We are in King Roger's royal chambers. The Shepherd continues to preach his gospel of Dionysus and everyone seems to be coming over to his side. There is an orgy. Roger tries to chain the Shepherd, but he easily breaks free.
The scene takes place in a ruined Greek temple. The Shepherd appears in fuzzy pants and looks a bit like a satyr, the servants of Dionysus. Roger has a spiritual awakening and rises to greet the rising sun.
Got that? No, I thought not. I'm not sure it is possible to understand this opera at all.
So here's my theory: Szymanowsky wrote an opera about things he liked. He liked Sicily and went there often. At some point he heard about the medieval King Roger II of Sicily with his uncharacteristic religious tolerance. He liked Nietsche's The Birth of Tragedy which is about counterbalancing influences of Apollo and Dionysus in Greek tragedy.
He ignored time and space and mixed all this together in an incomprehensible libretto with the help of one of his relatives. They didn't mind that it made little sense. Each person can make his own interpretation. An explanation that focused strictly on Roger might be more comprehensible, but ambiguity is not altogether unpleasing.
Szymanowsky was a composer and may be regarded as more successful in that area. We discussed the composers who may have influenced him and mentioned Debussy, Ravel and Stravinsky. For my ears I definitely heard what I lovingly call Movie Music. The combination of a world-wide depression and the beginning of talkies brought a lot of European composers to America and American films. Alfano, Korngold, guys like that. The specific details would vary from composer to composer, but the general style is very similar. I call the style Movie Music because it is seldom heard today outside that medium. King Roger will never make the 100 most performed operas list.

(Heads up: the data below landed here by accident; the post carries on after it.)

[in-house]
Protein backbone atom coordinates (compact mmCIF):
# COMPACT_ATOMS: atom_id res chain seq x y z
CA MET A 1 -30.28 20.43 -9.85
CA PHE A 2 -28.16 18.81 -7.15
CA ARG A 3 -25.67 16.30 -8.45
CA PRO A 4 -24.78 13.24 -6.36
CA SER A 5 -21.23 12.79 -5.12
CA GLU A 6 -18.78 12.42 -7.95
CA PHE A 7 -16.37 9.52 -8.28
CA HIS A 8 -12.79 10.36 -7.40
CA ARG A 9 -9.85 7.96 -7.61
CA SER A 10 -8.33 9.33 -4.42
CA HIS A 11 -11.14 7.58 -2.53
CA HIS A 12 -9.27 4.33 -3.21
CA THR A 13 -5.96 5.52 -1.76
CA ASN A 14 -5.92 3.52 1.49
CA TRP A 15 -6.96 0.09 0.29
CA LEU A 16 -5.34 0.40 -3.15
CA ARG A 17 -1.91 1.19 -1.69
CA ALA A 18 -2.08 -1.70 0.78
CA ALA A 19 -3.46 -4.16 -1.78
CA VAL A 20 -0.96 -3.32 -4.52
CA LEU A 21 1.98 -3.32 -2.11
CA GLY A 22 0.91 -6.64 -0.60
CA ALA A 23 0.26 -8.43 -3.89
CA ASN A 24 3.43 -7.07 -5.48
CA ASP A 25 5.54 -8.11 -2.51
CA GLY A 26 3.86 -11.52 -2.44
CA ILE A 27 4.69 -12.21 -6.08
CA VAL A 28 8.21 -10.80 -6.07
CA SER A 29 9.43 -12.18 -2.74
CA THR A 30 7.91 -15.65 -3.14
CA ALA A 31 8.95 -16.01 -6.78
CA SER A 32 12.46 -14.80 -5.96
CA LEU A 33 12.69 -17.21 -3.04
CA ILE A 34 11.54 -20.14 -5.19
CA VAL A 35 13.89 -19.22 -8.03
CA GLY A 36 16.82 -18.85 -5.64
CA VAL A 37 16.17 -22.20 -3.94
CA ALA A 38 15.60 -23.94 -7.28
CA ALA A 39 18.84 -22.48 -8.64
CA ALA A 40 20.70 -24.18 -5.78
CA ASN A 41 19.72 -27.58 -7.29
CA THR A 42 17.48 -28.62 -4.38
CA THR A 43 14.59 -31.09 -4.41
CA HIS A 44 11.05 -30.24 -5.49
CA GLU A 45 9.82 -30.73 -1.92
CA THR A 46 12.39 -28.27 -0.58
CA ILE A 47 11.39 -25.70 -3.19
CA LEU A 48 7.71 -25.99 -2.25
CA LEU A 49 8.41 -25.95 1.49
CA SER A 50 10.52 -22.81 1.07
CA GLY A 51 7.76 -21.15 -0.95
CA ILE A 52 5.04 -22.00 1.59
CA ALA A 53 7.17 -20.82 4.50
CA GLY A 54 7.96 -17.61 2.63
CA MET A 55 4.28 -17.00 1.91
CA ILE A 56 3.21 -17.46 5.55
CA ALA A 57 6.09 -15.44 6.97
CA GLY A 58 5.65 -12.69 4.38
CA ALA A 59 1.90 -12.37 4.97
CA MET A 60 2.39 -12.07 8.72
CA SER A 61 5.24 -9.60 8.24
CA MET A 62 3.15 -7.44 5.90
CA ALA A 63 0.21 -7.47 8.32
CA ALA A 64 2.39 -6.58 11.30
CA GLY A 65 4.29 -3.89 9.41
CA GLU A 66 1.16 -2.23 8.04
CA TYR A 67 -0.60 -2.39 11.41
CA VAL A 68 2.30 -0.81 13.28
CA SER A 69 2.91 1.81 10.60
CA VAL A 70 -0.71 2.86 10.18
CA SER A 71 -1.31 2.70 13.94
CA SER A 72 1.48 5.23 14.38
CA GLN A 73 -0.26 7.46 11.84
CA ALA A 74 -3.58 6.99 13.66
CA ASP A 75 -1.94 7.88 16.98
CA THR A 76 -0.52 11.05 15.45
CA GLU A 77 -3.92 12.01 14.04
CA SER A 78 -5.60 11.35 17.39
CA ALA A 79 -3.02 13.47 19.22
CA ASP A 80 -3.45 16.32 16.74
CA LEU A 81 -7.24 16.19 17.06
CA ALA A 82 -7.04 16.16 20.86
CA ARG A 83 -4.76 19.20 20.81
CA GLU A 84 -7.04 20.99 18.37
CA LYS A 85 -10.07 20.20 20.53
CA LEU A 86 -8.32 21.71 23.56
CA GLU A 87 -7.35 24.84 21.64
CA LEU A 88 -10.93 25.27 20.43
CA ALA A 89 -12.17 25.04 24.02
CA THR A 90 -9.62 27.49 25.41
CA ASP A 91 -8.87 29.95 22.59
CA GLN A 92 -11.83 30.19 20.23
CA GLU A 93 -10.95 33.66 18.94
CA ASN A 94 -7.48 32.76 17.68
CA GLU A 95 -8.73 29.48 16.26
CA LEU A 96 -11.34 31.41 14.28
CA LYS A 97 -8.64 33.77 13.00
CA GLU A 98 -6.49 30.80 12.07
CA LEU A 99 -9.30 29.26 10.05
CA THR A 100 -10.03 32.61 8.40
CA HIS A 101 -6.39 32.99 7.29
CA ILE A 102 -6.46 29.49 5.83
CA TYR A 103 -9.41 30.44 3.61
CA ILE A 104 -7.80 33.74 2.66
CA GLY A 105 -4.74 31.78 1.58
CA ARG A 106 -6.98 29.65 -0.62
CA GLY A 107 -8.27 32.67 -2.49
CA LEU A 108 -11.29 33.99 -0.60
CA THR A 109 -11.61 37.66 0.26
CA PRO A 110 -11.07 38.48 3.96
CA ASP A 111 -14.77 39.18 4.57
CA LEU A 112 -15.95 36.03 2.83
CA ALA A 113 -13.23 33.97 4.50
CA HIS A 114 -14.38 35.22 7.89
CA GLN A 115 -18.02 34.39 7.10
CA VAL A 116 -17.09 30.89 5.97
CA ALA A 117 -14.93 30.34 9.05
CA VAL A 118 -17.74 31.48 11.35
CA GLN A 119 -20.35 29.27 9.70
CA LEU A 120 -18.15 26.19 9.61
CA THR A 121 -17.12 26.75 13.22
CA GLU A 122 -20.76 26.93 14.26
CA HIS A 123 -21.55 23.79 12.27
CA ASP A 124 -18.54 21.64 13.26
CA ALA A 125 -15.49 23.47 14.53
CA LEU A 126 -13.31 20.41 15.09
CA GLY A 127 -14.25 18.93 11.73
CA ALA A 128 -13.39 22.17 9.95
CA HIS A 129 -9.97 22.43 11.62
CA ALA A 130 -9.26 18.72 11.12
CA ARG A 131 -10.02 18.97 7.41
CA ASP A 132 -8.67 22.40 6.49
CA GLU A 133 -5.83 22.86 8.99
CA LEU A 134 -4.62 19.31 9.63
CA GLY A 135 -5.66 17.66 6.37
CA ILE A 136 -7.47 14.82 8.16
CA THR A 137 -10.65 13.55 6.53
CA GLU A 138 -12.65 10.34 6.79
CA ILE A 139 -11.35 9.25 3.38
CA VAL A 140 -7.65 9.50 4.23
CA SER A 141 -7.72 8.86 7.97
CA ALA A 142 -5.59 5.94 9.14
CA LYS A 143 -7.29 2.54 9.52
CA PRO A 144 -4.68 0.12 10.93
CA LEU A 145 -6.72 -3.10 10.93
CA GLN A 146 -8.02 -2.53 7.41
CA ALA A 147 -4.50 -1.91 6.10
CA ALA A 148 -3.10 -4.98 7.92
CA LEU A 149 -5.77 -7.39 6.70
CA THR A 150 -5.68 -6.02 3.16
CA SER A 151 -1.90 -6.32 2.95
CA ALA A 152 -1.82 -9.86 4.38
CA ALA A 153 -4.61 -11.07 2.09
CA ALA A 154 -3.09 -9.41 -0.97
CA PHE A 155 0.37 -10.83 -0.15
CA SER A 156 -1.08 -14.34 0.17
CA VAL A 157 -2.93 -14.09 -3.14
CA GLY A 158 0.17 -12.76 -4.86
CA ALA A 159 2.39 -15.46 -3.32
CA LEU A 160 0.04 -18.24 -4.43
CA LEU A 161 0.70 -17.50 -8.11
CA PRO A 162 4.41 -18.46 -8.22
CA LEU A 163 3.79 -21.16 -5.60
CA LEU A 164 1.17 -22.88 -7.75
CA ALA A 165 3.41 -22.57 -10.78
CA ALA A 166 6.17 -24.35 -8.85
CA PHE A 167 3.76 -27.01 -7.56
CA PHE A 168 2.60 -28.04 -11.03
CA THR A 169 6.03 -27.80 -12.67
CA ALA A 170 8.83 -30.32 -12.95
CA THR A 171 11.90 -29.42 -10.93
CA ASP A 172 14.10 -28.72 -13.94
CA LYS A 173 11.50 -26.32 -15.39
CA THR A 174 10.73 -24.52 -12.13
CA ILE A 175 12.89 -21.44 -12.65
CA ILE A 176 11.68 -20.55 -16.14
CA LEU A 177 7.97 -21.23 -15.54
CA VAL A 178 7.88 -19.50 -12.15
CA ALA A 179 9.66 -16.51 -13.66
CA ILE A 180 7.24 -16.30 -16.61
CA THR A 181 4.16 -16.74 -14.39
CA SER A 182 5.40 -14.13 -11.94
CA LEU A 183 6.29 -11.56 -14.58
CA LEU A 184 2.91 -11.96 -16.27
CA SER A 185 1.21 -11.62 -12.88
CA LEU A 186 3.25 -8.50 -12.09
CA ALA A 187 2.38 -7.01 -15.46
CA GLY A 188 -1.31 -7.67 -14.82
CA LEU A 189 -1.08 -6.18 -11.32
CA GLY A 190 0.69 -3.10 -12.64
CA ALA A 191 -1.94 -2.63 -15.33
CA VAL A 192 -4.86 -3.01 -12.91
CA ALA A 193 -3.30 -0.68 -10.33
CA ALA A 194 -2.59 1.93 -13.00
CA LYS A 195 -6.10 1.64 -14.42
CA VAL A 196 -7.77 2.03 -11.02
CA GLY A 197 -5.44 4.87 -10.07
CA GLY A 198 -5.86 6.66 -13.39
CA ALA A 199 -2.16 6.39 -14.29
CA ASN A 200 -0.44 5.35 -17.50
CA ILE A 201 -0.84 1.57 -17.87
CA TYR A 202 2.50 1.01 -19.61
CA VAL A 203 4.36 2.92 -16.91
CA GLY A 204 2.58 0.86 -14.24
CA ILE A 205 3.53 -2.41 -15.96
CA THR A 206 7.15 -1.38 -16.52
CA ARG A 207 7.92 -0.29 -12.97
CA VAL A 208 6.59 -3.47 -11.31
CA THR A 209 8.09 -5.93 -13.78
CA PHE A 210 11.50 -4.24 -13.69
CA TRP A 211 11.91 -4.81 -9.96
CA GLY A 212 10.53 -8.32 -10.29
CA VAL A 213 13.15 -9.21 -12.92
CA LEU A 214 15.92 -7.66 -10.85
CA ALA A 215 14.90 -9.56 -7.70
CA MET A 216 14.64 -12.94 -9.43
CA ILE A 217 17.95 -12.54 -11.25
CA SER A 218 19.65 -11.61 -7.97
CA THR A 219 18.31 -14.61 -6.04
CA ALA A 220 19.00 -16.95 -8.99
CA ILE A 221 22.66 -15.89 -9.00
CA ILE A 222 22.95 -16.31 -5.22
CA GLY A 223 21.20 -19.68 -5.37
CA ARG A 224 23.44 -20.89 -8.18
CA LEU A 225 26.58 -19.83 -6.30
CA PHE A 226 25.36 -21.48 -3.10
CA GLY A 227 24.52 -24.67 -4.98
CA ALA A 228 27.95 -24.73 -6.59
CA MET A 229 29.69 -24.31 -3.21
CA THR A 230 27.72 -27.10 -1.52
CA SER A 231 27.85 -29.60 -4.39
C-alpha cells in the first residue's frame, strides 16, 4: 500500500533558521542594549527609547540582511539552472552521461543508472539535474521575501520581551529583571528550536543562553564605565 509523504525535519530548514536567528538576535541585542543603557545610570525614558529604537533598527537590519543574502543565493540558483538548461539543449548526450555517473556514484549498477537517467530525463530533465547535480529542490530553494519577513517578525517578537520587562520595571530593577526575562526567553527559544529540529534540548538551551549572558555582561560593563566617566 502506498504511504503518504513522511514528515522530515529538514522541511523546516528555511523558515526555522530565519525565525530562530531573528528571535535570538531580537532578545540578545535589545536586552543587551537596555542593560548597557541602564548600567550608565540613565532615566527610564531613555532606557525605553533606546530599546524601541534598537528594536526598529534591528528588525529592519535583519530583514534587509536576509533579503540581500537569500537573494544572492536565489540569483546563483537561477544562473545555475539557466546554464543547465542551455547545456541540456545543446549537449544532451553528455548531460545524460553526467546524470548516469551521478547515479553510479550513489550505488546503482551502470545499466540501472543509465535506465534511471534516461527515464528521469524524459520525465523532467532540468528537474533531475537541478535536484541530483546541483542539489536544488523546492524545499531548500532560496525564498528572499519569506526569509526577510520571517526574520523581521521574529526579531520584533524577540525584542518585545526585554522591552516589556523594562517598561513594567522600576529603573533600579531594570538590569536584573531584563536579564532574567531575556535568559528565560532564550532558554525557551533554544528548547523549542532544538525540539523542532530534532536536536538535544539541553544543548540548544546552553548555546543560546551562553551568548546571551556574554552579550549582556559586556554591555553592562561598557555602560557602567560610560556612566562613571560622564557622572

The performance was marvelous. Szymanowsky could hardly have asked for more. Kwiecien was fabulous as King Roger, and Erin Morley was simply incredible as Roxana with her soaring, mysterious singing. The orchestra played this difficult score brilliantly. It's all atmosphere and is over in 90 minutes. This was the last performance, so everyone did their best.
"If we'd known the music was going to be so beautiful, we would have worked harder on the libretto."
These are the librettists of Bizet's The Pearl Fishers speaking. It was wonderful to see this outdoor opera in this outdoor setting. The sky in the photo is the real sky.